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Citicorp Venture Capital, Ltd. v. Committee of Creditors Holding Unsecured Claims

U.S. Court of Appeals, Third Circuit


March 19, 2003

CITICORP VENTURE CAPITAL, LTD., A NEW YORK CORPORATION, APPELLANT
v.
COMMITTEE OF CREDITORS HOLDING UNSECURED CLAIMS, AND COMMITTEE OF CREDITORS HOLDING UNSECURED CLAIMS AS ESTATE REPRESENTATIVE OF PAPERCRAFT CORPORATION
CITICORP VENTURE CAPITAL, LTD., A NEW YORK CORPORATION,
v.
COMMITTEE OF CREDITORS HOLDING UNSECURED CLAIMS, AND COMMITTEE OF CREDITORS HOLDING UNSECURED CLAIMS AS ESTATE REPRESENTATIVE OF PAPERCRAFT CORPORATION APPELLANT

APPEAL FROM THE UNITED STATES DISTRICT COURT FOR THE WESTERN DISTRICT OF PENNSYLVANIA (D.C. No. 00-cv-02181) District Judge: The Honorable Robert J. Cindrich

Before: Nygaard, Alito, and Rendell, Circuit Judges.

The opinion of the court was delivered by: Nygaard, Circuit Judge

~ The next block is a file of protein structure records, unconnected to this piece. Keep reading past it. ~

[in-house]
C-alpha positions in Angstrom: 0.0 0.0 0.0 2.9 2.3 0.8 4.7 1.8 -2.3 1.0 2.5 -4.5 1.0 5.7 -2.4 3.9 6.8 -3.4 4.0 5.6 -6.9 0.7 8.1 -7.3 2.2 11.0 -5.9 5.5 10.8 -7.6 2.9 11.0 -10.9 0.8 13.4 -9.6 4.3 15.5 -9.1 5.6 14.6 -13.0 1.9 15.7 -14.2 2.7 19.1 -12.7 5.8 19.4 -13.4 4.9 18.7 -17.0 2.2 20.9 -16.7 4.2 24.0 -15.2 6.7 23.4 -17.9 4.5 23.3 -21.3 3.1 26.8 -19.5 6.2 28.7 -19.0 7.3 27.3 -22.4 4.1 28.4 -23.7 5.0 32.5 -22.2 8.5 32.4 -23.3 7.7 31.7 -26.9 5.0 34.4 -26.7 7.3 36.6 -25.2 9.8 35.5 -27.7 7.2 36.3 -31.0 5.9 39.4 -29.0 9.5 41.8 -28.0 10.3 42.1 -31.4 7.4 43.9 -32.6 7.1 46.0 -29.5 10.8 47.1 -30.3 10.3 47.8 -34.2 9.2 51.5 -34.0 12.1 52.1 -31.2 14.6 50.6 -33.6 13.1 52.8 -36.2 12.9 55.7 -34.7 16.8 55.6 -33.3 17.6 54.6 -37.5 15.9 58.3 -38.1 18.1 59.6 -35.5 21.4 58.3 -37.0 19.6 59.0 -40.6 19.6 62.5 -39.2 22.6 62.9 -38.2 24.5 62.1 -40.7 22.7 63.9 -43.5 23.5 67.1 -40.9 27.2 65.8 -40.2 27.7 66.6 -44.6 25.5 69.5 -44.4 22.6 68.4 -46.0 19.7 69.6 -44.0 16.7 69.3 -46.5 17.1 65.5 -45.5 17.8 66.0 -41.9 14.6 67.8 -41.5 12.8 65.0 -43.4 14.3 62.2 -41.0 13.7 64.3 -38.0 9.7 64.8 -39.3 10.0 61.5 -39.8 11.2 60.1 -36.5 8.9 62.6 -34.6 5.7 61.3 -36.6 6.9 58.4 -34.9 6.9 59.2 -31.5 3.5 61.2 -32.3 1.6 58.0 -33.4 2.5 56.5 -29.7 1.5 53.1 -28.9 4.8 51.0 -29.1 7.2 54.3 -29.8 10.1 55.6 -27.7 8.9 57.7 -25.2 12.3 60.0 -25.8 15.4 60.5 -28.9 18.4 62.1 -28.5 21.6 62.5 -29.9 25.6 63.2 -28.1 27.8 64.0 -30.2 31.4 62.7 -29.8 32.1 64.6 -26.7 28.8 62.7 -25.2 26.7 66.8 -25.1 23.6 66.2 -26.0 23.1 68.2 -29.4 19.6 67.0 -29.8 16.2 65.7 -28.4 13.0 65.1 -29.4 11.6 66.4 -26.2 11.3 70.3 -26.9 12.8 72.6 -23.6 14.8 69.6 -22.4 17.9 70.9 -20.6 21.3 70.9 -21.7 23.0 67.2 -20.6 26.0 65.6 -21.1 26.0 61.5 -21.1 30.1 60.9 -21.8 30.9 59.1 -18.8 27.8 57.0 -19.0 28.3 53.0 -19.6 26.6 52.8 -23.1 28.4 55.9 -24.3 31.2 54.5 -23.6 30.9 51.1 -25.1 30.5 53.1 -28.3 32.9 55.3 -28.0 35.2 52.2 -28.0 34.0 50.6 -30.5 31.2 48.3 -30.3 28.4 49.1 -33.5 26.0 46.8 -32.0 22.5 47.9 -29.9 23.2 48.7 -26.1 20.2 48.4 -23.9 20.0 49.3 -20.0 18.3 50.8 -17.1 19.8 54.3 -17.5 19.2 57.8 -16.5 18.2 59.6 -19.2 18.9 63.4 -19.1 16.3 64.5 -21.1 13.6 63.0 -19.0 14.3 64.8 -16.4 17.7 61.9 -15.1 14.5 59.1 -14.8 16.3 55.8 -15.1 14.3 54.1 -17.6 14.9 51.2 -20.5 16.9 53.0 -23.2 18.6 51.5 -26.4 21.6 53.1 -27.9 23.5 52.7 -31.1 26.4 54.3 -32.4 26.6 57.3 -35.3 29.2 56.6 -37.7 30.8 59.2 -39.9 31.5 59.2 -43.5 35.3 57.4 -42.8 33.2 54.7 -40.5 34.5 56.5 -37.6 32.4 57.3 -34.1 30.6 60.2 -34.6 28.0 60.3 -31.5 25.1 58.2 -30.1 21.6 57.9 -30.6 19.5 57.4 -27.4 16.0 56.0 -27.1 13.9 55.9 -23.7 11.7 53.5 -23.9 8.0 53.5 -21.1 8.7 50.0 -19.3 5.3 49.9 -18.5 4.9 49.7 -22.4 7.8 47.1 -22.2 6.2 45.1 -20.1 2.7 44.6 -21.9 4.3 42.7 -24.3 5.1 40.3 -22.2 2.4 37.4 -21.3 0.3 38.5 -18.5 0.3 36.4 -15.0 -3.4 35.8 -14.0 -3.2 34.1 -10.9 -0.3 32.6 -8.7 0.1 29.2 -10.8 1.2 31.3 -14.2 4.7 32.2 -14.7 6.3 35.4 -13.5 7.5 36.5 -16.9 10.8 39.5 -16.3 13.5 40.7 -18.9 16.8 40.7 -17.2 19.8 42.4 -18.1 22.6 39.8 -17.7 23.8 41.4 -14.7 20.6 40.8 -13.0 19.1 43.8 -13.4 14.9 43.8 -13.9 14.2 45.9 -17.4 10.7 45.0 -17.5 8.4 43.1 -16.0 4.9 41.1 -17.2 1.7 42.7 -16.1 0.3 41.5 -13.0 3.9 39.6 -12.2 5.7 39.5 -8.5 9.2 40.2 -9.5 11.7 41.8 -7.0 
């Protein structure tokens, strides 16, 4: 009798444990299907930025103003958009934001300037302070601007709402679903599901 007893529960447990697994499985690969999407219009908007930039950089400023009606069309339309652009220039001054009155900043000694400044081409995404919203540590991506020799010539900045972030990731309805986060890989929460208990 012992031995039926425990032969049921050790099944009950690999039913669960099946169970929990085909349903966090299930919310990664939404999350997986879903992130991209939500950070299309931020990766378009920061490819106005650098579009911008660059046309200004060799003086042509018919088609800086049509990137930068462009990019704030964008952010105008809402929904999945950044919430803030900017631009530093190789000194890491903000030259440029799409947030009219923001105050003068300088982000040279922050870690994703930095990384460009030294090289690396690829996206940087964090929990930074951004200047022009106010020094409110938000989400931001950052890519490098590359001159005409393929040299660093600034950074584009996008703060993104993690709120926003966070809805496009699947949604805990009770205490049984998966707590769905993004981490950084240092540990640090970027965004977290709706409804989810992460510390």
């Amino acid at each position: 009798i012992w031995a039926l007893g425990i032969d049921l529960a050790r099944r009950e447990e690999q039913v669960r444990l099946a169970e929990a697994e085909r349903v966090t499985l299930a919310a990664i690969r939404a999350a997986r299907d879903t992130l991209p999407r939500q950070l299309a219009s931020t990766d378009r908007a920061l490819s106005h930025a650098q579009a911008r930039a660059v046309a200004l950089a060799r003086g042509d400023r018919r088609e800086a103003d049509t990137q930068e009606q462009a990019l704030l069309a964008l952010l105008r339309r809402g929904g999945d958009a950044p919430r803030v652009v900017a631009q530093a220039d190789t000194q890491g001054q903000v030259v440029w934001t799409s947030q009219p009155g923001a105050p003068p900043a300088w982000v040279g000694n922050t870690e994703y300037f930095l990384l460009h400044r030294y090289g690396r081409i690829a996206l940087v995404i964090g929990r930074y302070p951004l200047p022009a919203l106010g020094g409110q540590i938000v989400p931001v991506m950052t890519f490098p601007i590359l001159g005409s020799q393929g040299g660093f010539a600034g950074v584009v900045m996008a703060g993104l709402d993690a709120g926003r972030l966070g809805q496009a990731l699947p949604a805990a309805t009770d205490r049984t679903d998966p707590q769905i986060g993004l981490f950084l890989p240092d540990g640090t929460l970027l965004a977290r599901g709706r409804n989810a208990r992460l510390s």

PRECEDENTIAL

Argued December 16, 2002

OPINION OF THE COURT

This case arises out of the Chapter 11 filing of Papercraft Corporation and the subsequent litigation. Here, in our second review of determinations made by the Bankruptcy Court and the District Court, we must assess justifications for the subordination of several of Citicorp Venture Capital's ("CVC") claims, and we must evaluate the accompanying calculations. First, CVC argues that the District Court erroneously upheld the Bankruptcy Court's subordination of certain administrative costs and professional fees. Second, CVC contends that the District Court erroneously upheld the Bankruptcy Court's subordination of CVC's claim by an additional amount incurred during a delay in the plan process. Third, CVC asserts that the finding that CVC made a profit on its note purchases is error. Finally, in a cross appeal, the Committee of Creditors Holding Unsecured Claims and Committee of Creditors Holding Unsecured Claims as Estate Representative of Papercraft Corporation (the "Committee") argues that the District Court erred in reducing the Bankruptcy Court's equitable subordination remedy on account of lost interest income. We hold that the "American Rule" should not be applied to the subordination of the administrative and professional costs, and that the District Court's findings are not clearly erroneous. We will affirm.

I. Background